Ancient History II

Vrije Universiteit Amsterdam

Course Description

  • Course Name

    Ancient History II

  • Host University

    Vrije Universiteit Amsterdam

  • Location

    Amsterdam, The Netherlands

  • Area of Study


  • Language Level

    Taught In English

  • Course Level Recommendations


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    Hours & Credits

  • ECTS Credits

  • Recommended U.S. Semester Credits
  • Recommended U.S. Quarter Units
  • Overview

    Acquiring a working knowledge of the history of Rome, Roman Italy, and the Roman Empire.

    At the end of Ancient History 1, we have observed that by the turn of the Common Era the Mediterranean had been united by Roman conquest. In Ancient History 2, we first return to the origins of Rome as a major city state in central Italy, initially ruled by kings, but a Republic since the late sixth century BCE. We study the internal developments in the Early Republic (fifth to third centuries BCE), especially the so-called Struggle of the Orders (Patricians and Plebeians), resulting in a compromise solution and a curious oligarchic constitutional system. We’ll see how Rome, from the fourth century BCE onwards, first became the ruling power of Italy, subsequently to conquer the Mediterranean in a series of wars against Carthage and the kingdoms founded by the Successors of Alexander the Great. We’ll also see that Roman expansion had devastating effects on internal stability: in the first century BCE the Republic crumbled in a series of civil wars, and by the turn of the Common Era a monarchic system had been established. The holders of monarchic power in this system are nowadays usually (at least in English) labelled ‘emperors’ (from Latin imperator, meaning something like ‘commander-in-chief’). The first and second centuries CE were for the Roman Empire, now encompassing the Mediterranean and a considerable part of north-western Europe, a period of stability guaranteed by military superiority and accompanied by progressive integration of the population of the provinces in the Roman citizenry. This stability was shaken in the third century, when the Empire was confronted with a severe crisis which, however, it survived, although not without considerable adaptations in the administrative, military, and ideological sphere. In Late Antiquity (from the fourth century onwards), the Roman Empire in north-western Europe and the western Mediterranean was superseded by Germanic kingdoms. In the Eastern Mediterranean, however, it survived as what we call the Byzantine Empire. In addition to the events and developments here sketched, we’ll also go into more structural aspects of Roman history: social relations, economic developments, class conflict, political institutions, law, warfare, and last but not least changes in the religious sphere. The dominant position of Christianity in European history is, after all, a legacy of the Roman Empire.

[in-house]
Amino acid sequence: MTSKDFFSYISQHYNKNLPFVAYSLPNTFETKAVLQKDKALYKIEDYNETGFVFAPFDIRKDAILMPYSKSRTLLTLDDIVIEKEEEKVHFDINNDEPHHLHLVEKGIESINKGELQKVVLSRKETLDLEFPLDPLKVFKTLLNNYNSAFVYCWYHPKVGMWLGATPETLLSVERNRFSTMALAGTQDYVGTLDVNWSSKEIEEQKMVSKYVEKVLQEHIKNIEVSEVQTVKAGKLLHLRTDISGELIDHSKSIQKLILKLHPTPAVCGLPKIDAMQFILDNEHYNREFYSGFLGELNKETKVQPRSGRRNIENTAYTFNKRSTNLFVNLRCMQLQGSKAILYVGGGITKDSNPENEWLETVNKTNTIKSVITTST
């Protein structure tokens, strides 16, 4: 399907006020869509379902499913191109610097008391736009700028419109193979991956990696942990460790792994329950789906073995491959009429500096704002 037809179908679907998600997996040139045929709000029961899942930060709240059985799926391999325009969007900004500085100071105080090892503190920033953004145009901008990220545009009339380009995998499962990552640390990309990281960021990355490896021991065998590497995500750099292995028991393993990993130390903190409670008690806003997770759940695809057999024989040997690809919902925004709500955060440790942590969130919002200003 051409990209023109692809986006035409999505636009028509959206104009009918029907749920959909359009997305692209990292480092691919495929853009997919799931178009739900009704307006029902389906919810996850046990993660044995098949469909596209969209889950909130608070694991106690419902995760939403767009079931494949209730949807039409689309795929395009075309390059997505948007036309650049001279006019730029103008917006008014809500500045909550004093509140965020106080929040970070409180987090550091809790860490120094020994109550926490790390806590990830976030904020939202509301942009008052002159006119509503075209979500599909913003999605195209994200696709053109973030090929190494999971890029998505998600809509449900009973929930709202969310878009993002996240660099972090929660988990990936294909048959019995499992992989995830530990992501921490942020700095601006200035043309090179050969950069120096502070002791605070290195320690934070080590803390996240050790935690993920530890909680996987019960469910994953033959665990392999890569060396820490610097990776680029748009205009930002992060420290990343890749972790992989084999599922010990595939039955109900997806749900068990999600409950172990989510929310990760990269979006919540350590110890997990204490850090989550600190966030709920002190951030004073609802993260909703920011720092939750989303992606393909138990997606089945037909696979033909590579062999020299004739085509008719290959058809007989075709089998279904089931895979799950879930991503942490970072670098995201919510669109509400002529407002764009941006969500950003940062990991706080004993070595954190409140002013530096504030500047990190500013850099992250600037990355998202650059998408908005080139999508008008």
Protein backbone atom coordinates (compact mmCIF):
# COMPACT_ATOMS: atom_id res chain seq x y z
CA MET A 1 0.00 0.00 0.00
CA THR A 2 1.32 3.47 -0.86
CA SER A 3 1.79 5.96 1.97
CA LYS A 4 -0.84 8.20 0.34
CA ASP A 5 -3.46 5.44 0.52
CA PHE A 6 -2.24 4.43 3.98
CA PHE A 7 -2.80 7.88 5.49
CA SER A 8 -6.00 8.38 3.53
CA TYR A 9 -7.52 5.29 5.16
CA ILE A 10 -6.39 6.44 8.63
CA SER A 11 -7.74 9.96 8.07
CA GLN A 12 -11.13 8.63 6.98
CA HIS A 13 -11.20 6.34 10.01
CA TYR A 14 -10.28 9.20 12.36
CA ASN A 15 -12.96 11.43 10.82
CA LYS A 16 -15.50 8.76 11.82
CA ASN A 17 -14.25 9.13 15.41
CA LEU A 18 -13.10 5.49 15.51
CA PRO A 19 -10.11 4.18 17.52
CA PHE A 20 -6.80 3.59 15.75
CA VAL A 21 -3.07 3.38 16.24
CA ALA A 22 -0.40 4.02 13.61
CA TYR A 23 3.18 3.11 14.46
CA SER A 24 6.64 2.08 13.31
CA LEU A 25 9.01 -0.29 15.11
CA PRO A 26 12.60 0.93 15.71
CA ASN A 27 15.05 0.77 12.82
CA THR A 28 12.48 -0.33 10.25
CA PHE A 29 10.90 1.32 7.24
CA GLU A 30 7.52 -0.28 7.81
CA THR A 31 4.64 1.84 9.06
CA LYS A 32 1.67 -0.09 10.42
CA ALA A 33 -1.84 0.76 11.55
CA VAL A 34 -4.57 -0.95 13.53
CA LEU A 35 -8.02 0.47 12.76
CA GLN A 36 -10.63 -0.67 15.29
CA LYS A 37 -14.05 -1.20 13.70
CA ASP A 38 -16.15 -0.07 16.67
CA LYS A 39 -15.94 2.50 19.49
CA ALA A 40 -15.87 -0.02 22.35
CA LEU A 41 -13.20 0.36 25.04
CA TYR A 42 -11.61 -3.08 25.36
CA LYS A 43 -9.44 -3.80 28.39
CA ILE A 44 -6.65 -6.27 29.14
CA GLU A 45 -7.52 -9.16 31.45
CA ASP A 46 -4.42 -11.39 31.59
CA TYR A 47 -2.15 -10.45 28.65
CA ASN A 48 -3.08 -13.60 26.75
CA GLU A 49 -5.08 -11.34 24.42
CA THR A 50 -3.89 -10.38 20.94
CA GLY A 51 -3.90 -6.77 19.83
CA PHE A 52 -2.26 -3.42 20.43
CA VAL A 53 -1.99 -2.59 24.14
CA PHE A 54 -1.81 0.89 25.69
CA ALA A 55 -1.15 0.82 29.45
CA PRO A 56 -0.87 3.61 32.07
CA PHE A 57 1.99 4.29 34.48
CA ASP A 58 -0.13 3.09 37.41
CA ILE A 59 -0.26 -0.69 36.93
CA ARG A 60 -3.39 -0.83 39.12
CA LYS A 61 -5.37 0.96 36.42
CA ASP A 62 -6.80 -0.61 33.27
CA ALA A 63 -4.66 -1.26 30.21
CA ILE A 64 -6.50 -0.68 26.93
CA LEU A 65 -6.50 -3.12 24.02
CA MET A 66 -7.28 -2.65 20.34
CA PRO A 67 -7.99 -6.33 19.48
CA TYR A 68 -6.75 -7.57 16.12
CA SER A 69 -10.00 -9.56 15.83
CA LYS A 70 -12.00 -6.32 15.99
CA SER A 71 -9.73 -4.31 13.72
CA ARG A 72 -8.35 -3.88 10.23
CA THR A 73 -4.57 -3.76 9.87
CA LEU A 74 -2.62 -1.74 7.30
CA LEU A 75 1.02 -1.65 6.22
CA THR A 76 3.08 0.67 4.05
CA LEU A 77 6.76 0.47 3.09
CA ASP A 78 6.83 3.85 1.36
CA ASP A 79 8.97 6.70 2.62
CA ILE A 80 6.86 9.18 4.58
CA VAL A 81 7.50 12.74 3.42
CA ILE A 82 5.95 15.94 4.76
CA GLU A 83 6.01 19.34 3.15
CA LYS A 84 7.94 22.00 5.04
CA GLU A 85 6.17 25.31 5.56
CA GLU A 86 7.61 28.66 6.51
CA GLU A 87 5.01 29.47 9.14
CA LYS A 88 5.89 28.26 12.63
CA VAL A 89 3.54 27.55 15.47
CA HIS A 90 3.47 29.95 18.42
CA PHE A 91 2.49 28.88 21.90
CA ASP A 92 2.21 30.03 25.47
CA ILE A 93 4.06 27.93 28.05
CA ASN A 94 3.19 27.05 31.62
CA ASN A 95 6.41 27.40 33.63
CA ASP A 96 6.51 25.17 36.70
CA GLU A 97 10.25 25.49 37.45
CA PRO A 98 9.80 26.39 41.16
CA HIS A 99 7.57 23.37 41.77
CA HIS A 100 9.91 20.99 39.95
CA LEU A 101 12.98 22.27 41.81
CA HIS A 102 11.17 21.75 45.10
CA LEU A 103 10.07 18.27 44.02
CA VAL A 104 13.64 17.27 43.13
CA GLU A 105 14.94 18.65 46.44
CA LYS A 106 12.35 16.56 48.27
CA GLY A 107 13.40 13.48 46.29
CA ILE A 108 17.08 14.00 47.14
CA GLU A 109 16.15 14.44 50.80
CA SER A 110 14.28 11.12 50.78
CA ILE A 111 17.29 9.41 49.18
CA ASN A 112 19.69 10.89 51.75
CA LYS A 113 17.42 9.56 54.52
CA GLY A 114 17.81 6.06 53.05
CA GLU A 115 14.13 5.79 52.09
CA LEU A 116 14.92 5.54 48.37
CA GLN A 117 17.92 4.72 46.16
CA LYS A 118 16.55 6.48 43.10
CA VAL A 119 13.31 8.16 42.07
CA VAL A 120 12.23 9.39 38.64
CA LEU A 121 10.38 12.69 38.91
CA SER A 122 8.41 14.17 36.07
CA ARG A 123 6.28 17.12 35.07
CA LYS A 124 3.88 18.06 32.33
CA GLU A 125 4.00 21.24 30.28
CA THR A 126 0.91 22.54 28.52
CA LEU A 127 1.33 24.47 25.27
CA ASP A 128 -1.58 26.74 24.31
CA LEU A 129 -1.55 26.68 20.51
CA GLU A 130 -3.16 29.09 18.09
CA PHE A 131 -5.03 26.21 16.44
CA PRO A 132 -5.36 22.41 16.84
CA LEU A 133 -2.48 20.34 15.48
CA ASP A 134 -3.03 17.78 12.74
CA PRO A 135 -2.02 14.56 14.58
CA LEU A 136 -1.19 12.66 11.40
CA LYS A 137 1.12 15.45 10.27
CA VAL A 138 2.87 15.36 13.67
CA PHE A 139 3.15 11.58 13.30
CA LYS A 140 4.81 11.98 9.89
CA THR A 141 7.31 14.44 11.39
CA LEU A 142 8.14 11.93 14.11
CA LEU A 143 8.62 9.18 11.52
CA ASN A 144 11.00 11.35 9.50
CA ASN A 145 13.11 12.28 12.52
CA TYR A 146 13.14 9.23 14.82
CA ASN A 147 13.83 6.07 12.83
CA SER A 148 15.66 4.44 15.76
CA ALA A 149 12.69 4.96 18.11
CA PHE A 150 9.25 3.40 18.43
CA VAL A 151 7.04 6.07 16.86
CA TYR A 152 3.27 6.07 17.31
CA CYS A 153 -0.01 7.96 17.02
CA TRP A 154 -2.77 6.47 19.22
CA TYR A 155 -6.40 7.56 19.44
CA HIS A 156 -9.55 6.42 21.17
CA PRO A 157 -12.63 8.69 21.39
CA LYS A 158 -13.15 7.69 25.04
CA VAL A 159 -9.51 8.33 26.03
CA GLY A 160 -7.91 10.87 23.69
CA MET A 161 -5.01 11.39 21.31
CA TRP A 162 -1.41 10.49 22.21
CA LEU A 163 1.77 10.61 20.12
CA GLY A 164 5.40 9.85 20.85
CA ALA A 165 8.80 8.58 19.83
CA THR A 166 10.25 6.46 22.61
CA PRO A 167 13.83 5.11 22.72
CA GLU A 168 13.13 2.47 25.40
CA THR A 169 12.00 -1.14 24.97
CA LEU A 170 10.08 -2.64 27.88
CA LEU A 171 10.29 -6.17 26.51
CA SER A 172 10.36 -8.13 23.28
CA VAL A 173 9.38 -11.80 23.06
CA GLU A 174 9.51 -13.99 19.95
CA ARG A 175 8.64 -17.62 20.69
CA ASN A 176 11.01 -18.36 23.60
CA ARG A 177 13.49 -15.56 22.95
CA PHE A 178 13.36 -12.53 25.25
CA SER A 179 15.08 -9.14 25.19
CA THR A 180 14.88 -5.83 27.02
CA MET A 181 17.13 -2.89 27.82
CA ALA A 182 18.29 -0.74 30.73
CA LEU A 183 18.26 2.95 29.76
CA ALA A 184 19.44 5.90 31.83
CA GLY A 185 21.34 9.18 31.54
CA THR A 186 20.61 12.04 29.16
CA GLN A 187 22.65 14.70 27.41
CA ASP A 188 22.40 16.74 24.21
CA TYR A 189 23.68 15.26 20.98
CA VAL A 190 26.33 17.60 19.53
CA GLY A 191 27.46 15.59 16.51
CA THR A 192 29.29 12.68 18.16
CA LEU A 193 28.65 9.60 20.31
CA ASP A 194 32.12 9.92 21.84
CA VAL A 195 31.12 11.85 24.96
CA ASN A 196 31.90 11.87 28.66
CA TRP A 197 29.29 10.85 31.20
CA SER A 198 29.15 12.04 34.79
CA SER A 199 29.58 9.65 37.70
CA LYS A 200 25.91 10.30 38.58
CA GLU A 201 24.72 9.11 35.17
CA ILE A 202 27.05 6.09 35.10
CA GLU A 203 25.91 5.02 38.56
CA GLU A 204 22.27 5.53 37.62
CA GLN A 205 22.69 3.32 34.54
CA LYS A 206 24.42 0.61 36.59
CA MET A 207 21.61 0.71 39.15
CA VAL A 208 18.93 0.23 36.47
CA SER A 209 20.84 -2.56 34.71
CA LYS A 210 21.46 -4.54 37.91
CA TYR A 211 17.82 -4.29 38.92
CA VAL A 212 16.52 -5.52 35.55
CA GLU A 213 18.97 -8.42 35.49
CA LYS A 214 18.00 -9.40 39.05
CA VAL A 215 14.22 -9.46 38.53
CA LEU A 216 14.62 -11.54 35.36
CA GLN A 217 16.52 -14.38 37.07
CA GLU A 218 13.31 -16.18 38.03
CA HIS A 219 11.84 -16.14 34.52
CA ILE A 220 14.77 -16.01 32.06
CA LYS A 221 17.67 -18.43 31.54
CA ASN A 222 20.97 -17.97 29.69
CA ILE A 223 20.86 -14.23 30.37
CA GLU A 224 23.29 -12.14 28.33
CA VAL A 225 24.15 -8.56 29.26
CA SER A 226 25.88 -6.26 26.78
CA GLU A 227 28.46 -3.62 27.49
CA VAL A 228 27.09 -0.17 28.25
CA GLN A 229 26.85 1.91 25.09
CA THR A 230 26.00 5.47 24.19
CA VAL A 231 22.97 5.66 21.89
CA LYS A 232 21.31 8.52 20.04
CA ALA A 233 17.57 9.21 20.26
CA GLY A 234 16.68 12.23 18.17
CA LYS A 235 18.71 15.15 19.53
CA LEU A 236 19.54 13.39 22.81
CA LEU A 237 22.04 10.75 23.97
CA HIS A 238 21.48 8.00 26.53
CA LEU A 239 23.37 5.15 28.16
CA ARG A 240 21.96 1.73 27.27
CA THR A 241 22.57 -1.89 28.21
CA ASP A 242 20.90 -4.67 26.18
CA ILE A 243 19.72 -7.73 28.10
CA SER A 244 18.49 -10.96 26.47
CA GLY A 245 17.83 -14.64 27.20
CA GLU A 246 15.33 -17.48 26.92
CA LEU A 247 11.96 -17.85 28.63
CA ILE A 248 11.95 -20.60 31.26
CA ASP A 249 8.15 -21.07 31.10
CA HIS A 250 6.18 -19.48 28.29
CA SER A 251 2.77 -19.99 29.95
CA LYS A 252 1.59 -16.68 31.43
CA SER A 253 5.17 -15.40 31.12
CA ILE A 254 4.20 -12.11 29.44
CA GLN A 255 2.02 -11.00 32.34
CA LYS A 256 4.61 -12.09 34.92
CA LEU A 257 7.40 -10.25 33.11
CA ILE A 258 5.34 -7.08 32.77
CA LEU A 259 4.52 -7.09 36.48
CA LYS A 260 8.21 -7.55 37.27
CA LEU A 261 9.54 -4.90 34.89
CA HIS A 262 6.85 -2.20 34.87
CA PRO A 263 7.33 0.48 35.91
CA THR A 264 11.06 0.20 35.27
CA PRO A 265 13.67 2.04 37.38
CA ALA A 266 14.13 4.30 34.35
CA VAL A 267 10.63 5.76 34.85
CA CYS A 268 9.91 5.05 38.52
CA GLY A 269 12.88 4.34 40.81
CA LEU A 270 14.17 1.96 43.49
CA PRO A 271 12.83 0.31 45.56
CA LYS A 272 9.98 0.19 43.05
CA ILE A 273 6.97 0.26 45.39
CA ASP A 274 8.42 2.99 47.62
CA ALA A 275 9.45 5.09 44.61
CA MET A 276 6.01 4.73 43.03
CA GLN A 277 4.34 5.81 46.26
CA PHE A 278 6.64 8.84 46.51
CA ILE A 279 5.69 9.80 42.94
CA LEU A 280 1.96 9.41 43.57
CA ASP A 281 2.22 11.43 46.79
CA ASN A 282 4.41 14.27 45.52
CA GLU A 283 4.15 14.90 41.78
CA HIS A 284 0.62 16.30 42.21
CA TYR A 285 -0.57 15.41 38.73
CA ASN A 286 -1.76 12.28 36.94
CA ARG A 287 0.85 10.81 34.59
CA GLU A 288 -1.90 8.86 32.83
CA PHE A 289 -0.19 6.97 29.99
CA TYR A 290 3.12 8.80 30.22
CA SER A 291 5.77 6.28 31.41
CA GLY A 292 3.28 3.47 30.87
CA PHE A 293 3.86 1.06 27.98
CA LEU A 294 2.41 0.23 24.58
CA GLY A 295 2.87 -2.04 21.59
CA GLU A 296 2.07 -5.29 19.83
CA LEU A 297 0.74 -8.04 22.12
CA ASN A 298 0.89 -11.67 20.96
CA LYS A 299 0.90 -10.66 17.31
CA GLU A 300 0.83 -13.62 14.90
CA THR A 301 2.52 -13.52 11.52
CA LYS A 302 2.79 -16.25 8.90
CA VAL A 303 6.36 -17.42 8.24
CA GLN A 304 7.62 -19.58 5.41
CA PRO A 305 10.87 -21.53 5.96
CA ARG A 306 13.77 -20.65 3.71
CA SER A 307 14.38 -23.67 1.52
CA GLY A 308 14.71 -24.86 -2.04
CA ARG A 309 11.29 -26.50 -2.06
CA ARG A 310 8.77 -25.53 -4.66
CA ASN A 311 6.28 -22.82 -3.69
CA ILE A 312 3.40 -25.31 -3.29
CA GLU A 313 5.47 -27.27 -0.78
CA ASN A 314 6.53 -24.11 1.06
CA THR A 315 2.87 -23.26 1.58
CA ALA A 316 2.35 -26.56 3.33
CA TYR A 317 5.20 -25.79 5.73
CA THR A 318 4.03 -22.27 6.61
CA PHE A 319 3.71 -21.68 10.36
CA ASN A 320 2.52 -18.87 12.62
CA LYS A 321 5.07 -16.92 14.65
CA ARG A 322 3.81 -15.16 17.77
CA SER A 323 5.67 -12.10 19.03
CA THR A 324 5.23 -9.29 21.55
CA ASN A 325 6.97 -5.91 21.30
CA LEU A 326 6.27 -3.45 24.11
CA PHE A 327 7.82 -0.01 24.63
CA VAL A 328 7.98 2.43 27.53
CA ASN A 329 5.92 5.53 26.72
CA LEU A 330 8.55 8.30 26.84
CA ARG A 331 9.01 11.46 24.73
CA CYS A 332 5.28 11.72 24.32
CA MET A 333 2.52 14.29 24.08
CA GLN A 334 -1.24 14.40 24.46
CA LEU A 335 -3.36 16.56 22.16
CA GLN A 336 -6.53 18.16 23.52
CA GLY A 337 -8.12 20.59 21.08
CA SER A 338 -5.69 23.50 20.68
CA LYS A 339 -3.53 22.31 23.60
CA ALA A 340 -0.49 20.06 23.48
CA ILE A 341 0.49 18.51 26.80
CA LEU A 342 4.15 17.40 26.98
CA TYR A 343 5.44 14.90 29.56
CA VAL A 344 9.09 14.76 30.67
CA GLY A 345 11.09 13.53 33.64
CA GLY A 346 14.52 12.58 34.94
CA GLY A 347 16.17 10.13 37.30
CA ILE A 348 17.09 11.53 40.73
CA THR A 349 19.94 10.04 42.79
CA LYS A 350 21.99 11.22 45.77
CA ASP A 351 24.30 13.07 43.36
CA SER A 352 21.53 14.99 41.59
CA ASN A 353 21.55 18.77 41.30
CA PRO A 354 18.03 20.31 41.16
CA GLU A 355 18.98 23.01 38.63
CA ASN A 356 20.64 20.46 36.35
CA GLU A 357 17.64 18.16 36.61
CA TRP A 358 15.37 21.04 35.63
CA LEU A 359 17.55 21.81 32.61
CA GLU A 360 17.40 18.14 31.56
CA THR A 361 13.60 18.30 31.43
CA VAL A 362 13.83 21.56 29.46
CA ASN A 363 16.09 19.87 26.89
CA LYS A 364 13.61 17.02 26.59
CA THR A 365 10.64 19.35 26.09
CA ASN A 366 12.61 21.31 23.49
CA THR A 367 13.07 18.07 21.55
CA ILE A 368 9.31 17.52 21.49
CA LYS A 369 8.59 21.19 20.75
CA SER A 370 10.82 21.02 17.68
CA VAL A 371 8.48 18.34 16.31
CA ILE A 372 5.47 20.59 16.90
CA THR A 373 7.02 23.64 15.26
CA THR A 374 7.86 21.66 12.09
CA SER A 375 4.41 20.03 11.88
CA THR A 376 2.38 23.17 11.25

Lectures, group tutorials.

    Written examination (75%), assignments (25%).

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Courses and course hours of instruction are subject to change.

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